It is completely normal—and crucial for survival—that children feel drawn to people who meet their needs. However, abusers deliberately manipulate this need to get physically closer to the child, win their trust, and eventually sexualise the relationship. This process can take months or even years and often also involves the grooming of the child’s parent or caregiver. If the parent or caregiver perceives the abuser as a helpful, generous, upstanding citizen, they are far less likely to believe the child if she or he discloses the abuse at the time or in the future.
The main reason abusers go through such lengths is to prevent getting caught. The emotional manipulation leads to many children feeling that they chose to go along with the abuse, making them far less likely to disclose to someone else what is happening. In the long term, survivors are left with a crushing sense of self-blame, shame and guilt that can carry long into adulthood. The transfer of responsibility from abuser to child is complete.
The confusion a child experiences when abused by someone they loved and trusted is a form of psychological harm that for many survivors is more devastating than the sexual abuse itself. It robs them of the ability to trust anyone who offers care, attention or gifts later in life, deepening their sense of isolation and robbing them of the crucial benefits that come from the ability to form healthy and supportive relationships with others.
It takes time to untangle this “web of confusion” and free ourselves from the burden of responsibility that was never ours. Most survivors do so when they start connecting with a counsellor or therapist or another supportive and trustworthy person in their life.
Read more in “What does recovery look like?” in the section below.
Should I disclose my experience of abuse and, if yes, to whom?
There is a long list of reasons why people who suffered abuse in childhood are reluctant to talk about it and may never do so. The majority of our callers did not disclose until decades after the event. Saying out loud what happened to you is a challenging but profound experience. For most, it is a crucial step in their recovery journey.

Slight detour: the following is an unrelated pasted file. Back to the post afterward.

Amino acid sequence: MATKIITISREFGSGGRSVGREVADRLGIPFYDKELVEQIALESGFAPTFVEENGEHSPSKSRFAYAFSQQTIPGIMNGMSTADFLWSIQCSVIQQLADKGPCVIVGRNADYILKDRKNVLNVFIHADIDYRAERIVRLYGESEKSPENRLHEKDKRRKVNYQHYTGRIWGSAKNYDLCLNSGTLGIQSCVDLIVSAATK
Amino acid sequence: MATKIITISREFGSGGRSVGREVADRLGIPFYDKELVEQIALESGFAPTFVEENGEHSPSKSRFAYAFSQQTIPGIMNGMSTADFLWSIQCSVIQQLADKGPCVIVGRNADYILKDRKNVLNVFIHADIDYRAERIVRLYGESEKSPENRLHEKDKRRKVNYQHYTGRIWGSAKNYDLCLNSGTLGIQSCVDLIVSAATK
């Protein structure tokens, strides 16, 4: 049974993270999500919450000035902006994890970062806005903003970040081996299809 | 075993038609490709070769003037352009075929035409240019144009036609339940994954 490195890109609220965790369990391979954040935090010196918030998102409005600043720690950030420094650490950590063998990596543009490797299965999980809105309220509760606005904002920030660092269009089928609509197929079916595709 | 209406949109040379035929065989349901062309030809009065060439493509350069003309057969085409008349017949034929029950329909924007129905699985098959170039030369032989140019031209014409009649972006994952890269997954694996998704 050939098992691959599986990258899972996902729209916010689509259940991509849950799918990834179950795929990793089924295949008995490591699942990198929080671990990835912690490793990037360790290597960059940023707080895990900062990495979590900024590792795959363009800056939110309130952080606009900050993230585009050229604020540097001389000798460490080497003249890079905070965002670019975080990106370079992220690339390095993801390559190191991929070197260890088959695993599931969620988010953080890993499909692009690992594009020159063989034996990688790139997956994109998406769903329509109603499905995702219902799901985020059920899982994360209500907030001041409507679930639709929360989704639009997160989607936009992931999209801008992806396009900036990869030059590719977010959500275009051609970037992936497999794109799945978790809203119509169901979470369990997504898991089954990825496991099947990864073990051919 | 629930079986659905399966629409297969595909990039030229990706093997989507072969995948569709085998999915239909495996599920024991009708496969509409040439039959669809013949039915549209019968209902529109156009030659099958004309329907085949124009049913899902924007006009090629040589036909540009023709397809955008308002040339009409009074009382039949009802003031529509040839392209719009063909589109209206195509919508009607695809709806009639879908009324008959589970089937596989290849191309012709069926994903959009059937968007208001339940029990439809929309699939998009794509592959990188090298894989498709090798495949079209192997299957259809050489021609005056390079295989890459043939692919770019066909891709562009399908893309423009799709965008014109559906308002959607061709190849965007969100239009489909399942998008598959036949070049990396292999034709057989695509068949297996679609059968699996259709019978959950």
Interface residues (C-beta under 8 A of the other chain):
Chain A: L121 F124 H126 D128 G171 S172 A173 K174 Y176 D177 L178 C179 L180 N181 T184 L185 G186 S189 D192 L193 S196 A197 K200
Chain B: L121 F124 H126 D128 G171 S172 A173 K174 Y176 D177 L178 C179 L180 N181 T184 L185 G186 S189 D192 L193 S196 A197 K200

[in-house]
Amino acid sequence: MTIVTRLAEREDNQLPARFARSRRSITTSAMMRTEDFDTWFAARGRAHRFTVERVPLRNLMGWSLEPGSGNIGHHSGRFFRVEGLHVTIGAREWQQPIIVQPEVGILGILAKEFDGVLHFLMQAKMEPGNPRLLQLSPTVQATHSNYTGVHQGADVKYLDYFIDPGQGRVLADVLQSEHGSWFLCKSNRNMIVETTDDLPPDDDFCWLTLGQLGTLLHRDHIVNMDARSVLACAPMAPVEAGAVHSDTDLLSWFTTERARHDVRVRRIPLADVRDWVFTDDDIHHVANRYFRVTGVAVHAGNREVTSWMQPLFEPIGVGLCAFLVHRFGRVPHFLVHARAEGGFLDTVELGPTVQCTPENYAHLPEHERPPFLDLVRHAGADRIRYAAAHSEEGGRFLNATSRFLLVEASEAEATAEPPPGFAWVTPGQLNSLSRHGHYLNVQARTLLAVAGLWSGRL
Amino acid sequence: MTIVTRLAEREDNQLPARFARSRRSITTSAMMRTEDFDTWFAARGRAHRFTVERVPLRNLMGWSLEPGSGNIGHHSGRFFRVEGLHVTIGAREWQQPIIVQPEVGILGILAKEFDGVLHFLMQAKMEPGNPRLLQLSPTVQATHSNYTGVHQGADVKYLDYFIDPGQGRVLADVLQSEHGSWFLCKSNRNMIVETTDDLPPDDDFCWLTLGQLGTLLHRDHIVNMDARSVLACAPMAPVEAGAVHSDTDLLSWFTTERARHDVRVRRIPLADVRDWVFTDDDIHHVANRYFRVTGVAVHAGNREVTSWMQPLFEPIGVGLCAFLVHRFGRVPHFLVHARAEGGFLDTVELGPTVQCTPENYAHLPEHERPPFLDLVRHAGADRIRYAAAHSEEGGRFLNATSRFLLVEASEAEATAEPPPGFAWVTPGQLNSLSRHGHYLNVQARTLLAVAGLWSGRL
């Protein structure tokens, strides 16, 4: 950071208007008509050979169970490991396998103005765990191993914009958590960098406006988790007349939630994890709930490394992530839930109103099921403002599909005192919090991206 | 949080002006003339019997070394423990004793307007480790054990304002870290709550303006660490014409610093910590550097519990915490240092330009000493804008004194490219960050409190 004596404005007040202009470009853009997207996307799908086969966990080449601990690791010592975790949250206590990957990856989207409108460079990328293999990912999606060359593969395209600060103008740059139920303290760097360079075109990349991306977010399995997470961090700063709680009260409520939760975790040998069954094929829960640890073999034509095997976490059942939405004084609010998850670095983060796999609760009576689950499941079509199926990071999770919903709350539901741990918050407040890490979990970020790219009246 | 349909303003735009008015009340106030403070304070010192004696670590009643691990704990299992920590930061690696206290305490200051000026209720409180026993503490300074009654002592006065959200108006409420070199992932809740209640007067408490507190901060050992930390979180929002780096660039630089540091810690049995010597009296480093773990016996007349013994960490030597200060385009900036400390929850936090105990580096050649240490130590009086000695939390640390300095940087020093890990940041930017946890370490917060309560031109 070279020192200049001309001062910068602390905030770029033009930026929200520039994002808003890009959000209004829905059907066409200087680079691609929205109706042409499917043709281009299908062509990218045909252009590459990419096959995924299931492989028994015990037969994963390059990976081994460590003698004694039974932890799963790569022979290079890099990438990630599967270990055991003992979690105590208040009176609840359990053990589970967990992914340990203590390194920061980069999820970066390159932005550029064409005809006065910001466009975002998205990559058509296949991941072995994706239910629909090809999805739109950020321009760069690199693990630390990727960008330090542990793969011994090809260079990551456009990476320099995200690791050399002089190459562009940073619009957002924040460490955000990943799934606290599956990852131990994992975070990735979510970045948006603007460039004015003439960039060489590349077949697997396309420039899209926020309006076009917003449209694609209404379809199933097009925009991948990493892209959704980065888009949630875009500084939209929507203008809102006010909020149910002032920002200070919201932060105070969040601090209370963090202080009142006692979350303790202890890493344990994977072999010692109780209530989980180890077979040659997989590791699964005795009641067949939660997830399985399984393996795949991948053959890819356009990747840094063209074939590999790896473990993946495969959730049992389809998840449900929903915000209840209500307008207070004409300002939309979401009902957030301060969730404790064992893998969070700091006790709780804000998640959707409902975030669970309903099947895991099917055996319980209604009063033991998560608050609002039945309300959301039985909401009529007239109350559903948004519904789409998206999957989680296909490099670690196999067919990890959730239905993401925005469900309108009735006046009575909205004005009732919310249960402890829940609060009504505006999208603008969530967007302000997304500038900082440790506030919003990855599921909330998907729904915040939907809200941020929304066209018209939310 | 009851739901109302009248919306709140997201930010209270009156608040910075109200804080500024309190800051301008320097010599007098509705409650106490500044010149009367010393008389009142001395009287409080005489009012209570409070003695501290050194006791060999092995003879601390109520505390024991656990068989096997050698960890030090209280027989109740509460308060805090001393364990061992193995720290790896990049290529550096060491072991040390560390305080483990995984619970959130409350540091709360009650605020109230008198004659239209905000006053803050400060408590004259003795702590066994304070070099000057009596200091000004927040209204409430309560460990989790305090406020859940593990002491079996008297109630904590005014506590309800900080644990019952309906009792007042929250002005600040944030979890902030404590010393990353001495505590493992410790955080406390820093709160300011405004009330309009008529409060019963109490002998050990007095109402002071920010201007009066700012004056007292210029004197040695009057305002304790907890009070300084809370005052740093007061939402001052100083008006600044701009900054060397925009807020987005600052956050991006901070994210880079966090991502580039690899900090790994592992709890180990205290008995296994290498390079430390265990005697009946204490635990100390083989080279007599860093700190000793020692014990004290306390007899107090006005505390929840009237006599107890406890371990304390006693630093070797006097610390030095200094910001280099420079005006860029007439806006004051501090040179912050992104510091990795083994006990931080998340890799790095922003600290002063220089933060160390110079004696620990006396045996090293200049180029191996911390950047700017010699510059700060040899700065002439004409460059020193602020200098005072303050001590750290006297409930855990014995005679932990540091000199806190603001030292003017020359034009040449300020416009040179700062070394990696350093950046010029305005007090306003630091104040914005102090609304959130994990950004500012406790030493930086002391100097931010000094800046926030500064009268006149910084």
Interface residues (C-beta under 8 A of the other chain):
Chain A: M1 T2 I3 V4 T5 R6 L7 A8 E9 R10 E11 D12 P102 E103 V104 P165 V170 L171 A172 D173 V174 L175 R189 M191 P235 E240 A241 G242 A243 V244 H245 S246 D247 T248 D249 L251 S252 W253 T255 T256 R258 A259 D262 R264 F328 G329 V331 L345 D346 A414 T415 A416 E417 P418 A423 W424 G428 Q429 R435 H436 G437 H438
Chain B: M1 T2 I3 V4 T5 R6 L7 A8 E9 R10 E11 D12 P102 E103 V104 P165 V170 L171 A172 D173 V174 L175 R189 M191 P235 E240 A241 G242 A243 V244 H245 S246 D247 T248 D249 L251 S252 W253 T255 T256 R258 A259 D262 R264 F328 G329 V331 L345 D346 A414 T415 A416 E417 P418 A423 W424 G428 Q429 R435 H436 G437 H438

It is equally important to consider who to disclose to and what the consequences of the disclosure might look like. First and foremost, it is important to consider potential consequences of a disclosure for you. Disclosing to a person who is unable to listen and respond appropriately can be highly retraumatising – in other words, trigger physical and/or emotional responses reminiscent of the abuse. Reflect with care on who to choose as a safe and appropriate recipient of your disclosure – whether it’s within your family, among friends or a professional.
Making a disclosure may affect your family in many ways, irrespective of whether the abuse took place within the family or not. Callers to our support line often speak about how their disclosure caused a split in their family or among their friends who, for their very own reasons, take sides with the survivor or the abuser. For example, we frequently hear about mothers taking side with a father, step-father or partner who has been abusing their daughter. However, a disclosure also may unite a family to tackle the problem together, sometimes through family therapy. We hear more often about negative effects on the family, but of course that’s also because people who have had a positive experience with their disclosure are less likely to call us for support.
If you decide to disclose to an employee of a statutory organisation (such as the NHS, police, schools or any other organisation funded or regulated by the government), their Safeguarding policy may require them to share your information with others – even without your consent. However, we believe this should only happen when it is clear that they can prevent potential harm to you, a child, or a vulnerable adult or the breach of confidentiality is otherwise in the public interest.
When reaching out for support, it is important that you know in advance what the person or organisation who you disclose to is likely to do with the information. Before disclosing, ask them exactly what they can and cannot keep confidential so that you can make an informed choice and remain in control of the situation.